Because that’s how Epstein worked and Maxwell, without question, learned a lot from her former boyfriend. Of course, that would mean the search for truth would again be stymied.
What does offer hope is that the political and legal landscape in the States has changed since Donald Trump, a long-time pal of Epstein, left office and the more ‘colourful’ members of an inter-connected band of high-rolling lawyers, politicos and influence peddlers scattered in the wind. Some of the creepier rockspiders themselves have been arrested, charged and jailed for various misdemeanours while others have quietly scuttled off, hoping no one notices.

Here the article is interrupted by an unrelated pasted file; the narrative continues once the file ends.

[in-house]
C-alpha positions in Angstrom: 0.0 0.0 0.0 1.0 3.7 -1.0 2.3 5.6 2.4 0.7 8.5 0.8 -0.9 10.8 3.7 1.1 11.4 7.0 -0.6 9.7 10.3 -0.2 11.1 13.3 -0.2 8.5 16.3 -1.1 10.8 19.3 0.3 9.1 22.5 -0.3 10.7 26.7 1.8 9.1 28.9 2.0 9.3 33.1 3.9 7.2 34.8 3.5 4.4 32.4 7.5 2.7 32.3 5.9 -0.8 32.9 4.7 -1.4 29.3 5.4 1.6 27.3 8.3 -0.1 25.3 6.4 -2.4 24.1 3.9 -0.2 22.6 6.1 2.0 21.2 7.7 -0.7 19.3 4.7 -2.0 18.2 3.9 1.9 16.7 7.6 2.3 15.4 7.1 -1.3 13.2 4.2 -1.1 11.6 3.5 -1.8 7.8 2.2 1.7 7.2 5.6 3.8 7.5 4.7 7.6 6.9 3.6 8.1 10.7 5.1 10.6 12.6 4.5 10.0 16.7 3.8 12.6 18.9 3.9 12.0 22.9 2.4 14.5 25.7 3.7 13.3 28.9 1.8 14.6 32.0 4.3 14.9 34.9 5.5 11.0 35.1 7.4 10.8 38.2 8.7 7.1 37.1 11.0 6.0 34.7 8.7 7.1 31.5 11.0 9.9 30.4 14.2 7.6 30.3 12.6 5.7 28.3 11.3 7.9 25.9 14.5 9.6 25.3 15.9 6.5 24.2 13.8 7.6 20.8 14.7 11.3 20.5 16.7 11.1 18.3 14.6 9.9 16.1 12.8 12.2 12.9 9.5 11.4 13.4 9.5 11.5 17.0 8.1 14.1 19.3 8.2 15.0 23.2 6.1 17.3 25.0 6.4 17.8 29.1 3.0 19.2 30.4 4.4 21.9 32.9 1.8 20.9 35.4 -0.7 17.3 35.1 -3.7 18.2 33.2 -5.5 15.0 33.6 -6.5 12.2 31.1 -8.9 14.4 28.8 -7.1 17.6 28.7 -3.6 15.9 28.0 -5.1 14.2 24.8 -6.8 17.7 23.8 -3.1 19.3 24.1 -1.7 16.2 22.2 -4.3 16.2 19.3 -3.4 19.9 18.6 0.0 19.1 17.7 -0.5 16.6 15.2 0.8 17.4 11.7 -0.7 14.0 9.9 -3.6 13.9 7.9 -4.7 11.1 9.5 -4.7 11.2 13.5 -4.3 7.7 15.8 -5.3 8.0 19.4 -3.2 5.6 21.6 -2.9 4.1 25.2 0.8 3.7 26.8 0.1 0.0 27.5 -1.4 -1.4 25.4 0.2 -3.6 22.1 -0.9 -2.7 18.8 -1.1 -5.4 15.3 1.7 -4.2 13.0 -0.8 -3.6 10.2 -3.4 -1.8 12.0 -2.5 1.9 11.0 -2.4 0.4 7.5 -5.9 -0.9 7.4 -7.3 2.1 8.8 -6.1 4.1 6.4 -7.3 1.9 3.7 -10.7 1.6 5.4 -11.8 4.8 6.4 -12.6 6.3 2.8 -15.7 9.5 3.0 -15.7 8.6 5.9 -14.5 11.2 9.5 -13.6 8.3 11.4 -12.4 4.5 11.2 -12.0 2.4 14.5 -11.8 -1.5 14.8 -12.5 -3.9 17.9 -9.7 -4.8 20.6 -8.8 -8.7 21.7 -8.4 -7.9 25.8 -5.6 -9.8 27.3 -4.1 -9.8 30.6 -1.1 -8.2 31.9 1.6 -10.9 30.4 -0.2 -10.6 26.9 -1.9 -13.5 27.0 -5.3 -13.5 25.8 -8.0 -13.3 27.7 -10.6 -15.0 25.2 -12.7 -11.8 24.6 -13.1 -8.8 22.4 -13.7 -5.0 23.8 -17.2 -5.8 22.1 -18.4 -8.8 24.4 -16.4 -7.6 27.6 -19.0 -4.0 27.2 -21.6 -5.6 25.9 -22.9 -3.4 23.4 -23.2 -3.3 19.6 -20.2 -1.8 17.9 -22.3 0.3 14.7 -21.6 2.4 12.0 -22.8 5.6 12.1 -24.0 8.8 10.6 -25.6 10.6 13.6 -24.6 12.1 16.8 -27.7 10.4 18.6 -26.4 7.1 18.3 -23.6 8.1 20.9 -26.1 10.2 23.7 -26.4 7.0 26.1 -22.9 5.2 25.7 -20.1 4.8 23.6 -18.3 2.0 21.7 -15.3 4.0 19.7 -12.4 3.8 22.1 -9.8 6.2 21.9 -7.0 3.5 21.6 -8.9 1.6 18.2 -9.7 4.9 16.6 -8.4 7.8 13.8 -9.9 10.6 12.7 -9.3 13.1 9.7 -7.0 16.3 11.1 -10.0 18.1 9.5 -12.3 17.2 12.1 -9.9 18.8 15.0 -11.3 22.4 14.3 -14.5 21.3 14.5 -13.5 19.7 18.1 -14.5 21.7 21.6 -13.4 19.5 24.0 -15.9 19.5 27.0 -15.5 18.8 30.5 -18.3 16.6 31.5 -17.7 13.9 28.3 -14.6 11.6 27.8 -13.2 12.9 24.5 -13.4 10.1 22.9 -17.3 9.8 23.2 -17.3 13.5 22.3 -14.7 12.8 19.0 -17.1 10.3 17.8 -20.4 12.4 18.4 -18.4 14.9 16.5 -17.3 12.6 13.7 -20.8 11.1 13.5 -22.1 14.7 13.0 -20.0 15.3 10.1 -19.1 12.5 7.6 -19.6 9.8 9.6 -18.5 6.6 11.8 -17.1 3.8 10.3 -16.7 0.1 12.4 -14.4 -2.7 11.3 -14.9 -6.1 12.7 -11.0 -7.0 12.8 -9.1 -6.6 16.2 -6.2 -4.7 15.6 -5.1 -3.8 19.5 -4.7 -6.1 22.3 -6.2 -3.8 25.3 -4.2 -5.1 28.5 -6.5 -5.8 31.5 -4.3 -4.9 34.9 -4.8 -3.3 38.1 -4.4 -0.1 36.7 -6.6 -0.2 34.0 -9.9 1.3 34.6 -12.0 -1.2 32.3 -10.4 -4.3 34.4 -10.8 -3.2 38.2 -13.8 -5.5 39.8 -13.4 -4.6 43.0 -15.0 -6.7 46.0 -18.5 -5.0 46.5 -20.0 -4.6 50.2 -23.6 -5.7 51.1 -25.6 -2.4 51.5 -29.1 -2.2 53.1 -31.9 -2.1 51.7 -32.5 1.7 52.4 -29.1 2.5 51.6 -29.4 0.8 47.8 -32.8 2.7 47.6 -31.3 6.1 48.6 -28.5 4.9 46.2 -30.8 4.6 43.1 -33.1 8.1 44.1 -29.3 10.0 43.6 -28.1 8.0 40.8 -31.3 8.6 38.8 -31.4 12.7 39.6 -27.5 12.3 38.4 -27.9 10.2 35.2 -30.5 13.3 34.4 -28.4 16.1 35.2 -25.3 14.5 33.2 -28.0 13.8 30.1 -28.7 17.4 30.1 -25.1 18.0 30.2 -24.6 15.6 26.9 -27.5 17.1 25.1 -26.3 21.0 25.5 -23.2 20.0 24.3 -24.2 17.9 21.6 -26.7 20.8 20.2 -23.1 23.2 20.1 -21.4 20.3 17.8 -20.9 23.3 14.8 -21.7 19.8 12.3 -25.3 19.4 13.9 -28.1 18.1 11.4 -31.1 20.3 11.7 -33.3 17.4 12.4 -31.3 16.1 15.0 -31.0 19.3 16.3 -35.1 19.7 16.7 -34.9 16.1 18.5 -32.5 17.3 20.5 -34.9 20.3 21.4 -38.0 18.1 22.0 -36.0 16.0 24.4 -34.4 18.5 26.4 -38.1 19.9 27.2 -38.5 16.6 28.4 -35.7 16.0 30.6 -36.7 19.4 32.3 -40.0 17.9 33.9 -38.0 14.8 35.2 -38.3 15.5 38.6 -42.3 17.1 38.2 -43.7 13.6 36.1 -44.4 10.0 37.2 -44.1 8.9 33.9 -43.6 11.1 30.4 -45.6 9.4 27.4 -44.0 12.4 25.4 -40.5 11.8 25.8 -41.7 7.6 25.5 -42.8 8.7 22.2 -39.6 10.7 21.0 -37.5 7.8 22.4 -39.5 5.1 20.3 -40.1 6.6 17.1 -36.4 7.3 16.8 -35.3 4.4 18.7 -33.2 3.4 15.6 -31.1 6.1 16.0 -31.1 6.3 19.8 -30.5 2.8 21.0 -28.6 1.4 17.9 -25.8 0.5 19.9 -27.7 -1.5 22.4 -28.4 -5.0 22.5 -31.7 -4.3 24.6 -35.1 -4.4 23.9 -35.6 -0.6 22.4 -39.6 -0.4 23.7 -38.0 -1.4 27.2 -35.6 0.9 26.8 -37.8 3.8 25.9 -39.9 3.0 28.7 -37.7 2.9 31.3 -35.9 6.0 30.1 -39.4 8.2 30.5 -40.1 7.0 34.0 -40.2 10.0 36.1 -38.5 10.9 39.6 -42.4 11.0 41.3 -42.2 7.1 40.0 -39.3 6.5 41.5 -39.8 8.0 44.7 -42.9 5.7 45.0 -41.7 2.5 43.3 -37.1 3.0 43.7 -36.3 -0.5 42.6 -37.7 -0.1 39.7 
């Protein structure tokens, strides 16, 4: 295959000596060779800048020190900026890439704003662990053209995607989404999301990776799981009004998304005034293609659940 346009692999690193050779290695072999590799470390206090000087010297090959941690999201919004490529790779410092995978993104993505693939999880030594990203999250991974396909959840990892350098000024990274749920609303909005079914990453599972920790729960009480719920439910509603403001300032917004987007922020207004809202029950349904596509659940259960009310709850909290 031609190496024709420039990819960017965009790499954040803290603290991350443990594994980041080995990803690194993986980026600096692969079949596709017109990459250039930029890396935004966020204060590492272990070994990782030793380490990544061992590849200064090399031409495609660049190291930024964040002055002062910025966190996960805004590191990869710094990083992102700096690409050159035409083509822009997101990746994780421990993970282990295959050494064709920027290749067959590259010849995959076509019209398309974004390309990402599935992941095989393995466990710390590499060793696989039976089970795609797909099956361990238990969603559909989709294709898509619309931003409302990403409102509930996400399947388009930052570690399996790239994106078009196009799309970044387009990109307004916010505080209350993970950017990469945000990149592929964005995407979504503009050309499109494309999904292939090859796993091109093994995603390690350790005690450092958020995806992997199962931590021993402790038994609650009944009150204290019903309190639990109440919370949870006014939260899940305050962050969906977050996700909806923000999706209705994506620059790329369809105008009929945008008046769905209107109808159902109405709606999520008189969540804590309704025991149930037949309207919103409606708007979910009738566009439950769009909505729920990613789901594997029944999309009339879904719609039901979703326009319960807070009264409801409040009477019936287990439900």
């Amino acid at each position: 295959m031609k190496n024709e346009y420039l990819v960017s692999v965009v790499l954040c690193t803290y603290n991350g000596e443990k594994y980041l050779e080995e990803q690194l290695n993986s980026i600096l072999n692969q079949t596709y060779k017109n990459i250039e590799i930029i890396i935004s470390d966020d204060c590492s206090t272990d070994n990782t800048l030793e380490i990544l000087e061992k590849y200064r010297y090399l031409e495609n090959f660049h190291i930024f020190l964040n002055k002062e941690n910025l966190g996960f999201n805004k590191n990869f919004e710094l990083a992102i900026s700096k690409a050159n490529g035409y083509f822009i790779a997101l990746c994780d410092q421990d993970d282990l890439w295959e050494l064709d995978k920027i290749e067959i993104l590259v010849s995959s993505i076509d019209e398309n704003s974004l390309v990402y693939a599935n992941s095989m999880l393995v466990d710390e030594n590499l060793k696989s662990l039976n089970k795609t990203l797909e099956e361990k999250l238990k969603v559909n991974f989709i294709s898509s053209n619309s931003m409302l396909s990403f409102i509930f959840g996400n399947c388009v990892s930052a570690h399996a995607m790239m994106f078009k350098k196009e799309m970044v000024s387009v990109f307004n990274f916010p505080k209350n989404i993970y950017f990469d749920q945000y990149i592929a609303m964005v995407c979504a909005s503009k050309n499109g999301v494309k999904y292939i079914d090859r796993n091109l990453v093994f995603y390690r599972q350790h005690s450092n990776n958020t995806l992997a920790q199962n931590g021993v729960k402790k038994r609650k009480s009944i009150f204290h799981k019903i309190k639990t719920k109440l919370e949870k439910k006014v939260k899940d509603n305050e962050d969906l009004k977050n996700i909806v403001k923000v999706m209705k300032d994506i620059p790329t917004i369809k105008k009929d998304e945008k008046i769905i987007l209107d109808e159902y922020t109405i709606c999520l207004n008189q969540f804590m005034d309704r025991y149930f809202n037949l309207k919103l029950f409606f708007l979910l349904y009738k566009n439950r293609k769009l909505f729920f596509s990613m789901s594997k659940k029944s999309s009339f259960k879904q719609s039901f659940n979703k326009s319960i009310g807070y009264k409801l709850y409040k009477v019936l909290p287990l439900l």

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Talk about the wider trafficking network that Epstein established seems to have gone quiet, particularly since the arrest of French modelling agent Jean-Luc Brunel over rape and sexual assault charges.
If that is true, then maybe justice of sorts can be found. Maybe Maxwell has no cards left to play and will spend the next few decades behind bars and Epstein’s victims, like Virginia Giuffre and Courtney Wild, can carry on with rich and fulfilling lives.
Or maybe something darker will emerge and Epstein’s crimes will become Maxwell’s crimes and the crimes of others. One thing is certain: only when the fallen socialite steps into the courtroom on November 29, will we even begin to know if we are anywhere near the end of this shameful perversion of justice.